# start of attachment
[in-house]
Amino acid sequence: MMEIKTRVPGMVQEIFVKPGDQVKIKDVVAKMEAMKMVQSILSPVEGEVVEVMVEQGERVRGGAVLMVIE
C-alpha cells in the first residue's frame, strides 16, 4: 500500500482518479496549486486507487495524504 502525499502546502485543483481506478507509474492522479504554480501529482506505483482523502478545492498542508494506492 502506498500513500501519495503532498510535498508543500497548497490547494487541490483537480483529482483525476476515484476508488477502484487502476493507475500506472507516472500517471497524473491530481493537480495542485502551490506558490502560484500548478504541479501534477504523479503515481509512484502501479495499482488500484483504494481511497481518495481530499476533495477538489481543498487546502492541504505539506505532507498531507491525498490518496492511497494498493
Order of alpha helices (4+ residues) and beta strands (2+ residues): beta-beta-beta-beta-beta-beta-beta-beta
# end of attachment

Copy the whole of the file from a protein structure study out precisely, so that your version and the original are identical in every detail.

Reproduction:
[in-house]
Amino acid sequence: MMEIKTRVPGMVQEIFVKPGDQVKIKDVVAKMEAMKMVQSILSPVEGEVVEVMVEQGERVRGGAVLMVIE
C-alpha cells in the first residue's frame, strides 16, 4: 500500500482518479496549486486507487495524504 502525499502546502485543483481506478507509474492522479504554480501529482506505483482523502478545492498542508494506492 502506498500513500501519495503532498510535498508543500497548497490547494487541490483537480483529482483525476476515484476508488477502484487502476493507475500506472507516472500517471497524473491530481493537480495542485502551490506558490502560484500548478504541479501534477504523479503515481509512484502501479495499482488500484483504494481511497481518495481530499476533495477538489481543498487546502492541504505539506505532507498531507491525498490518496492511497494498493
Order of alpha helices (4+ residues) and beta strands (2+ residues): beta-beta-beta-beta-beta-beta-beta-beta